The summer is a great time to get together for parties, graduations and weddings. Many of these events will serve alcohol, and motorists need to be aware of the dangers of drinking and driving. According to the National Highway Traffic Safety Administration, alcohol-impaired accidents caused the death of 10,076 people in the U.S. in 2013. Anything to curb this number is a move in the right direction.
While drinking responsibility is always the safest method for motorists, a promising new automotive technology might stop drunk drivers from operating a car altogether. According to USA Today, the NHTSA along with the Automotive Coalition for Traffic Safety and the Driver Alcohol Detection System for Safety, a government-funded research organization, is on the brink of finalizing a prototype for just such a system. DADSS Director Bud Zaouk was optimistic about the potential to drastically increase safety levels for motorists, comparing the technology to the introduction of the seat belt.
"This is the single best opportunity we have to save lives," said Zaouk.
How it works The technology employs two cutting-edge approaches using both breath and touch. Sensors on the dashboard or steering wheel will detect the driver's blood alcohol levels in an unobtrusive manner. Meanwhile, either the car's start button or another designated area would use an infrared light scanner to measure BAC through the driver's skin. Neither method uses embarrassing blow tubes or digital displays.
While the technology is on track to be released in five to eight years, there are currently no plans to make it a standard feature on all new cars. Zaouk envisions the system as more of an optional safety feature motorists can choose to install in their vehicles. For now, though, the engineers are optimizing the system to ensure it provides the utmost safety.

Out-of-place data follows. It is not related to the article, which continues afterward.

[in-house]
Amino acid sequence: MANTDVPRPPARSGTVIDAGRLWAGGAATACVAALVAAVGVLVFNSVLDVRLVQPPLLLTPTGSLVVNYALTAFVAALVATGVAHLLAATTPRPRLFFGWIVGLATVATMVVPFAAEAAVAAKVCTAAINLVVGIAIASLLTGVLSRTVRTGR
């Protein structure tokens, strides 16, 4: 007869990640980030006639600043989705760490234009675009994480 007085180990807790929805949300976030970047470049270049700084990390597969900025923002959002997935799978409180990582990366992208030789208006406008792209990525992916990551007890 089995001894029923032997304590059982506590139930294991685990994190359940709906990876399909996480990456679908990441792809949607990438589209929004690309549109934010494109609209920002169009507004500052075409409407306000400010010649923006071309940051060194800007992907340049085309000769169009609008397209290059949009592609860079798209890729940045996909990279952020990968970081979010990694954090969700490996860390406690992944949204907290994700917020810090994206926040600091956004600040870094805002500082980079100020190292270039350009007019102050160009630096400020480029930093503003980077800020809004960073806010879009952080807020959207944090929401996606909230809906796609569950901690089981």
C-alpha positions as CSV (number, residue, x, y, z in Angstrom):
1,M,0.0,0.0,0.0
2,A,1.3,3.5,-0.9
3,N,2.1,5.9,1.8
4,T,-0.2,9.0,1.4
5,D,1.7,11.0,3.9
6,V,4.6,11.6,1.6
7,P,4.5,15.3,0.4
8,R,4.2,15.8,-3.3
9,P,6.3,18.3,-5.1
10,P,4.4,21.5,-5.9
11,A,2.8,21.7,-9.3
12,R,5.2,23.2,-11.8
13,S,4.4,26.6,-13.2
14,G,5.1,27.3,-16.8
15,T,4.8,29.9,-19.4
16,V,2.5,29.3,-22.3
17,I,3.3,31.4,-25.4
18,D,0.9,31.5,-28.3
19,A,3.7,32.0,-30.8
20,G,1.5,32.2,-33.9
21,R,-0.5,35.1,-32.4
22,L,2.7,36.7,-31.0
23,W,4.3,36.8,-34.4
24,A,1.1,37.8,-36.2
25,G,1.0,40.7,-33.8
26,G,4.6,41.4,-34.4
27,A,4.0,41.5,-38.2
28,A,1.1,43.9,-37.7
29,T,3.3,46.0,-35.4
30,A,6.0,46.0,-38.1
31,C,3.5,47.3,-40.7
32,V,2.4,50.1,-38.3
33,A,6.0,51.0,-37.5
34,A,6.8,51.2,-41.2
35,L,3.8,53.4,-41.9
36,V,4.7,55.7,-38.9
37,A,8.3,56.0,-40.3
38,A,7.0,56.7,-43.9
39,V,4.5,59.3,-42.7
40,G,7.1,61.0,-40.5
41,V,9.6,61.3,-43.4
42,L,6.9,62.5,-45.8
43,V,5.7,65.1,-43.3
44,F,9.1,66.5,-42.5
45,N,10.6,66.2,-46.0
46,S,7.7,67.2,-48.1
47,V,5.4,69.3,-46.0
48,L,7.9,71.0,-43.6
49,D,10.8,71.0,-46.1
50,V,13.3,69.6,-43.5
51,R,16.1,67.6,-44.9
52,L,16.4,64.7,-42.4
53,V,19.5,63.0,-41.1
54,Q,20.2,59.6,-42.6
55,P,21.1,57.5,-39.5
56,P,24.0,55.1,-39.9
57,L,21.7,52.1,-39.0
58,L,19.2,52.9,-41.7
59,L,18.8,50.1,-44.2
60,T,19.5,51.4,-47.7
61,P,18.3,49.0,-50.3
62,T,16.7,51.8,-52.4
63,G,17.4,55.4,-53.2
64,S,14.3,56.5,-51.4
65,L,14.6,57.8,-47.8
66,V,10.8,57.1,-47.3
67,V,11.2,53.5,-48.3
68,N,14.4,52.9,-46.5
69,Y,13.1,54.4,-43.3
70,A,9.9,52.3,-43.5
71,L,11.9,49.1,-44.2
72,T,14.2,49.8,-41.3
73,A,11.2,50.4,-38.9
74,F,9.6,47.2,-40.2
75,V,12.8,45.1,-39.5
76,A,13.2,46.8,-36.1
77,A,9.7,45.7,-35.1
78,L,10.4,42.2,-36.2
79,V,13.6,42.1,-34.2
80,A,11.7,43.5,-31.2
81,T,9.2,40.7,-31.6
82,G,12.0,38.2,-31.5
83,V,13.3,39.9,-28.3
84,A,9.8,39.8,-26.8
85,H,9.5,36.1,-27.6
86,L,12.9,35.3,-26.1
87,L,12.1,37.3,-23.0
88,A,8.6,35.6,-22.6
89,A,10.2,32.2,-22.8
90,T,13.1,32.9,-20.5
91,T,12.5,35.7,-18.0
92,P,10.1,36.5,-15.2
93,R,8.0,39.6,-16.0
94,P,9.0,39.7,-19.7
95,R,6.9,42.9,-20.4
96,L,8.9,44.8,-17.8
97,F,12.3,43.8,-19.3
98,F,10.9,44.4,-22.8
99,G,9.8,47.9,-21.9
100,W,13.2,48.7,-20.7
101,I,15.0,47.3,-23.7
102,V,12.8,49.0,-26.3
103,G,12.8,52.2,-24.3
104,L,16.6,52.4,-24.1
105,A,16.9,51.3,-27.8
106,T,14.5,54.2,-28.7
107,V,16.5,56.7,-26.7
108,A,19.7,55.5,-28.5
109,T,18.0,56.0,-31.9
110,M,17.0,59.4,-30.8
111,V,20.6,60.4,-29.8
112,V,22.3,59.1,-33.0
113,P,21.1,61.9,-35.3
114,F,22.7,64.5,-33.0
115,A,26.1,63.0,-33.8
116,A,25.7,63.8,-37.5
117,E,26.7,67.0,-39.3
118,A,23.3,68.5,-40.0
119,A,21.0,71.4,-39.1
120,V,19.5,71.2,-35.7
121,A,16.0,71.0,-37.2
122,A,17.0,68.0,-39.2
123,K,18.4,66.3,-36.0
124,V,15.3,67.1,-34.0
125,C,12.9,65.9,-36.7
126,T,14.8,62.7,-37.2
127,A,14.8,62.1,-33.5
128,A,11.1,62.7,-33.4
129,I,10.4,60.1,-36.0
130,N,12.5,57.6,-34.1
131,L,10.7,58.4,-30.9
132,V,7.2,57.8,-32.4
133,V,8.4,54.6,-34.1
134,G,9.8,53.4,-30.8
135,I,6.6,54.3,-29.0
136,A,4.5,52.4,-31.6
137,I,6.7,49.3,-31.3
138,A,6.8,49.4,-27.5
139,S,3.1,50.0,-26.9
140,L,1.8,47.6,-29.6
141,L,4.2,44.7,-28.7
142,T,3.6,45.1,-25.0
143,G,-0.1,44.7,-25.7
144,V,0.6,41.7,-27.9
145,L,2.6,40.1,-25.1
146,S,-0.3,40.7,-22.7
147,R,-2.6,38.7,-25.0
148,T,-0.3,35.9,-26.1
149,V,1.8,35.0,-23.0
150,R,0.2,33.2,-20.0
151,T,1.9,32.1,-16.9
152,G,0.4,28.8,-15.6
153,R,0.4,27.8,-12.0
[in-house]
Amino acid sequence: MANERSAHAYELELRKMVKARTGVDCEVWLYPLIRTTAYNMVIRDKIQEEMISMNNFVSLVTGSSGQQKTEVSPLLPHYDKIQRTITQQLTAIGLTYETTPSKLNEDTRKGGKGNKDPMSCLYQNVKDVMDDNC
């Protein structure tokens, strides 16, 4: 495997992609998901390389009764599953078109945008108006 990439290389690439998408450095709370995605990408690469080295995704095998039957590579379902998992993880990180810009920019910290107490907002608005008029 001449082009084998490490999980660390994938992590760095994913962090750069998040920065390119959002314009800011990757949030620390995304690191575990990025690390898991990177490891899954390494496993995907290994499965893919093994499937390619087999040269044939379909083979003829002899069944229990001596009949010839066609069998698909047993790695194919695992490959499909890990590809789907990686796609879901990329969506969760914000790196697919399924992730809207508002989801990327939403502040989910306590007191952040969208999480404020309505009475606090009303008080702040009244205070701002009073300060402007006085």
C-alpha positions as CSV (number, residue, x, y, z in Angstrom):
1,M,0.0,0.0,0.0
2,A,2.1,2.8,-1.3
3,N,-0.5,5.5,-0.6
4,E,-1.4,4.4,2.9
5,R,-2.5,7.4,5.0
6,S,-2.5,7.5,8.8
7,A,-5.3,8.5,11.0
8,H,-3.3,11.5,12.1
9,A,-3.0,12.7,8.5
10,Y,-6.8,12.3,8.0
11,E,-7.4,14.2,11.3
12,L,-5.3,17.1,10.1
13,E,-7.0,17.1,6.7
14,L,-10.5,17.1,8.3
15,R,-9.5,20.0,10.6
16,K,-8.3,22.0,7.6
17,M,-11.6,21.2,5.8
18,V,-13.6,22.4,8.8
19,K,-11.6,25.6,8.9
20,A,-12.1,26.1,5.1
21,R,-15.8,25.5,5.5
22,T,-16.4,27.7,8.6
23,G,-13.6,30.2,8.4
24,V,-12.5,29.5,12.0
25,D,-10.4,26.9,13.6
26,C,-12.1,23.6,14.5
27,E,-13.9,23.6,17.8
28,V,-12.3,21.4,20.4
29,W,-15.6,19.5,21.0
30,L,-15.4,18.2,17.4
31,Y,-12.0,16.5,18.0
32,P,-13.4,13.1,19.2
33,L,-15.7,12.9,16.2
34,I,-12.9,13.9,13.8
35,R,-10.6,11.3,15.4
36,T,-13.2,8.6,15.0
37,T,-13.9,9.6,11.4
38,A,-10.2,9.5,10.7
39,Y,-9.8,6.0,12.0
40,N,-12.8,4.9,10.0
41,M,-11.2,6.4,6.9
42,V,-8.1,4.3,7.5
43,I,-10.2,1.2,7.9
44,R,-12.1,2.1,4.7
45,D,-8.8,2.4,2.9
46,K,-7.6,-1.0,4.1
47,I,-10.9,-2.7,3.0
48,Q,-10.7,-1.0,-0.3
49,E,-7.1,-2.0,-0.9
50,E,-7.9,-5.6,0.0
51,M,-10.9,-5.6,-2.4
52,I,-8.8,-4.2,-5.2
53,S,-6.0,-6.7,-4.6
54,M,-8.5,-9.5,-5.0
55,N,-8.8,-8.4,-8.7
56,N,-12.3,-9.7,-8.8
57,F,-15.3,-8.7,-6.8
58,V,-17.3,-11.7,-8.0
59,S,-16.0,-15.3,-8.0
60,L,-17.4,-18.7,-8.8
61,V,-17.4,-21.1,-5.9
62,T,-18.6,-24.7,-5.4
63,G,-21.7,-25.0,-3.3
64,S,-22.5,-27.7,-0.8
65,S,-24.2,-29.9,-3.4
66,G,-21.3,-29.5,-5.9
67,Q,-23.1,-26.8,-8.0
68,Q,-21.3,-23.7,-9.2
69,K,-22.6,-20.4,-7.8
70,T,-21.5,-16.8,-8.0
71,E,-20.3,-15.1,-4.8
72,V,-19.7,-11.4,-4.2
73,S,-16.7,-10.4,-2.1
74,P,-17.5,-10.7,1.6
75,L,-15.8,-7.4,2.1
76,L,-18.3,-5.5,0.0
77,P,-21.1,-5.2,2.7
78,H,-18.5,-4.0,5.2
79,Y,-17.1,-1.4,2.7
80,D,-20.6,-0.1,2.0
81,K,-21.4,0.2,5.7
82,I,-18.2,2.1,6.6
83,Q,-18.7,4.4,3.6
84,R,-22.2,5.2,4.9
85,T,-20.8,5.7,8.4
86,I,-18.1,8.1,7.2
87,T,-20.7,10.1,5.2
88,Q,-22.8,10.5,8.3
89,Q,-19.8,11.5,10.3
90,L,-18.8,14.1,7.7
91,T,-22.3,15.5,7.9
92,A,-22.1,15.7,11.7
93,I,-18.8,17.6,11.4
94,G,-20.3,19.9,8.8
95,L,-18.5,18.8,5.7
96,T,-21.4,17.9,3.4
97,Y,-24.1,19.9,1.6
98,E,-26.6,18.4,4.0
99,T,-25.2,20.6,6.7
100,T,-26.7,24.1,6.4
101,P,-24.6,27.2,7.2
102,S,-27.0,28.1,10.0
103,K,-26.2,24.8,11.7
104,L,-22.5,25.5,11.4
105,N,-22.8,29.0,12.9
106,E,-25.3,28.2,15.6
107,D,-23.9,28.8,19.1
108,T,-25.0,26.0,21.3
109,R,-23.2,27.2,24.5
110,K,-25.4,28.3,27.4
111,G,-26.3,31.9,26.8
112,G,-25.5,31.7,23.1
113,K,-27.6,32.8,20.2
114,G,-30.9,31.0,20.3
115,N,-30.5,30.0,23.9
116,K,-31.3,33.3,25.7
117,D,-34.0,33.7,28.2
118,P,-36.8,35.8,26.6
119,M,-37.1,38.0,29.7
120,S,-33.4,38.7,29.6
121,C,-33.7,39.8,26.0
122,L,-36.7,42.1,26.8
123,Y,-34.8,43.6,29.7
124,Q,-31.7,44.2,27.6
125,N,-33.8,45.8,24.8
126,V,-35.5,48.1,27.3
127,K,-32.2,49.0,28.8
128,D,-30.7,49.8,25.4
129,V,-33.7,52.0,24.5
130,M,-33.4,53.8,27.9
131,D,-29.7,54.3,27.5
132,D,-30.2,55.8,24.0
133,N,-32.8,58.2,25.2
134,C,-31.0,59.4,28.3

"We are in the process of taking all of those larger prototypes and making them smaller, making them work in a vehicle environment," said Zaouk. "It has to be reliable day in and day out for the life of the vehicle."
Current state laws
Driving while impaired by alcohol is not only dangerous, but it can lead to a major traffic violation. While conditions vary between getting a Driving Under the Influence (DUI) and Driving While Impaired (DWI), in both instances it will adversely affect your auto insurance premiums. Many states mandate you obtain an SR-22, FR-44, or an FR-19 form that prove you carry a minimum amount of coverage.
Motorists with multiple drunk driving offenses are also commonly forced to install ignition interlock systems that operate similar to a breathalyzer and shut down the car if the driver blows above the legal limit.
Not only will technology like this protect motorists and save lives, it has other financial boons as well. The NHTSA estimated alcohol-impaired driving accounted for $49.8 billion dollars in economic losses from lost productivity, medical costs, legal and court expenses and additional insurance administration costs. Alleviating the overall cost of drunk driving benefits all motorists.
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